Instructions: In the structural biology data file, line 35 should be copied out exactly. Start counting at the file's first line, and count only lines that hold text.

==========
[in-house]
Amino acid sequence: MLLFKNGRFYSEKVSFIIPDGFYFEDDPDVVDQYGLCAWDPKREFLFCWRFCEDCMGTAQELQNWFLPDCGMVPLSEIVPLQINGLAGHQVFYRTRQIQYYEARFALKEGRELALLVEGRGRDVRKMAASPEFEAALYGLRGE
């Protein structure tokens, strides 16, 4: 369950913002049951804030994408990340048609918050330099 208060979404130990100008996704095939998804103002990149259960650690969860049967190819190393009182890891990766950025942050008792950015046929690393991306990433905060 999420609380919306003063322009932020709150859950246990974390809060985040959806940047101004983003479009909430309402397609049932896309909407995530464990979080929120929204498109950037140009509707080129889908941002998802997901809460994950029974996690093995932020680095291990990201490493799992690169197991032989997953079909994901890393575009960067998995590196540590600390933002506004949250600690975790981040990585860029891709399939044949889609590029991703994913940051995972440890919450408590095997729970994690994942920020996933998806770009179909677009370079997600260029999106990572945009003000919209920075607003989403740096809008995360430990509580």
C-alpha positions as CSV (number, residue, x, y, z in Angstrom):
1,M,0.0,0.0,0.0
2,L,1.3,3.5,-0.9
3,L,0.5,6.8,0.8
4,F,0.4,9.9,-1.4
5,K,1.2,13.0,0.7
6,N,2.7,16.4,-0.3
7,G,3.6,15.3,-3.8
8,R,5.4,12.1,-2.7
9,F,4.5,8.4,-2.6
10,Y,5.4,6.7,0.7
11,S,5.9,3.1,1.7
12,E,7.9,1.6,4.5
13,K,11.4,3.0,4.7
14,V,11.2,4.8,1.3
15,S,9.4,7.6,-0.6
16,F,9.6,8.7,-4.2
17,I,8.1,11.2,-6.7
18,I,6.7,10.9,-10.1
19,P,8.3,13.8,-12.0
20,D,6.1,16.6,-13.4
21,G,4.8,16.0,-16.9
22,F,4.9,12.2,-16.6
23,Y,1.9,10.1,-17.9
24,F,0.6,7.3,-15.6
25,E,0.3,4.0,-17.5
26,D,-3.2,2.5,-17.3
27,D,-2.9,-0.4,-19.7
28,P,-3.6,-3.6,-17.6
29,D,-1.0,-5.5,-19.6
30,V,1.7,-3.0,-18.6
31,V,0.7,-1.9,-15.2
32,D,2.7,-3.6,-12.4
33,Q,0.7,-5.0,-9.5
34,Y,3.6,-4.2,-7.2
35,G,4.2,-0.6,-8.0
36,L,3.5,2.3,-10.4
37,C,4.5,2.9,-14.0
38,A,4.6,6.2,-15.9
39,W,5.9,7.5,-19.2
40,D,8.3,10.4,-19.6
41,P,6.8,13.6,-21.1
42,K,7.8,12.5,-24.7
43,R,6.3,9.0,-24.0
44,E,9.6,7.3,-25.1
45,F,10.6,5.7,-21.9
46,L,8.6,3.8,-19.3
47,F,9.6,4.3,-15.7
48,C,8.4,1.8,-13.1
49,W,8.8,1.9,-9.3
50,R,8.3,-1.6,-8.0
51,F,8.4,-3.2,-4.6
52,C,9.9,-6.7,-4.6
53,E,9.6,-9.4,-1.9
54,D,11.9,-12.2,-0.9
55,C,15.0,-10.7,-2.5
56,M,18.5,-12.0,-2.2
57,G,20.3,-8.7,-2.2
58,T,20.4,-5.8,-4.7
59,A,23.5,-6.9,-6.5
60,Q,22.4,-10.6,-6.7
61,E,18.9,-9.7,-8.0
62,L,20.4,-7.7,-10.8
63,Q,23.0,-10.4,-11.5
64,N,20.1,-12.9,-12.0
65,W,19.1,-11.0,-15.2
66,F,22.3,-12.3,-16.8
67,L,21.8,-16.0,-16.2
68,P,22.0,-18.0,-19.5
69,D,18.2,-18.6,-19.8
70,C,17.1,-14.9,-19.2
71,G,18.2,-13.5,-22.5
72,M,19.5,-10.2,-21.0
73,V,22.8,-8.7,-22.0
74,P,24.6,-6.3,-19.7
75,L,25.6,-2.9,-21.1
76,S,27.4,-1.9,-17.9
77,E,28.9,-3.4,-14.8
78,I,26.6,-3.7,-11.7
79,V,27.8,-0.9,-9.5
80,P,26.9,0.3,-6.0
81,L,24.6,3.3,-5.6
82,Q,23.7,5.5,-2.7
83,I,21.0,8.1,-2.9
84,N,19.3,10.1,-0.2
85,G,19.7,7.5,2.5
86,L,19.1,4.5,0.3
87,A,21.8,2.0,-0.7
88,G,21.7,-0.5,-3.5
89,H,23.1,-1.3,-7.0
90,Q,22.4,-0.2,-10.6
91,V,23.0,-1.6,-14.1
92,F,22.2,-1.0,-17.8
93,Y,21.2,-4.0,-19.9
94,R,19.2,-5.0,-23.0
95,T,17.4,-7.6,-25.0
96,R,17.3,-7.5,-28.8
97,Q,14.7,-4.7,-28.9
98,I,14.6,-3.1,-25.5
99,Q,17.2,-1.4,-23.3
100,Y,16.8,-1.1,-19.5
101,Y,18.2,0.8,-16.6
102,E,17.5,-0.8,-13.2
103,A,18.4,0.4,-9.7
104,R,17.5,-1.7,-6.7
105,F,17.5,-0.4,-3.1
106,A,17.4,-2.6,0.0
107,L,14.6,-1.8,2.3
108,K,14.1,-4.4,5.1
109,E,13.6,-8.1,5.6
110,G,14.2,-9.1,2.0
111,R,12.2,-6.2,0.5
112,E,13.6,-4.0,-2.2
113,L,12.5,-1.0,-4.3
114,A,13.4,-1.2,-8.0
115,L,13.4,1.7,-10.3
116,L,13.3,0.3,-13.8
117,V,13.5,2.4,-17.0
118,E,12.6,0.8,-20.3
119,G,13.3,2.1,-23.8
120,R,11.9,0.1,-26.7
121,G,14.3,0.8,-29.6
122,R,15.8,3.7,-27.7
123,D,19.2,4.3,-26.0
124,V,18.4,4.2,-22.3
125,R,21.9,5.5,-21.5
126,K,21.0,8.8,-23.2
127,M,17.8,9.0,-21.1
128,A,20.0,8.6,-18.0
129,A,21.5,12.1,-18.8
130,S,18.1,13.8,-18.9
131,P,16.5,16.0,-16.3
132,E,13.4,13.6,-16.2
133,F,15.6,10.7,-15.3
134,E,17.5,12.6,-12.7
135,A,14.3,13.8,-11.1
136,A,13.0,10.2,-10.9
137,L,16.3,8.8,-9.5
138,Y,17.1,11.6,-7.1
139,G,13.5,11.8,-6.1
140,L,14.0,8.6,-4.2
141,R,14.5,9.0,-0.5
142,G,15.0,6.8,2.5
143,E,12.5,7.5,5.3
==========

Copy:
31,V,0.7,-1.9,-15.2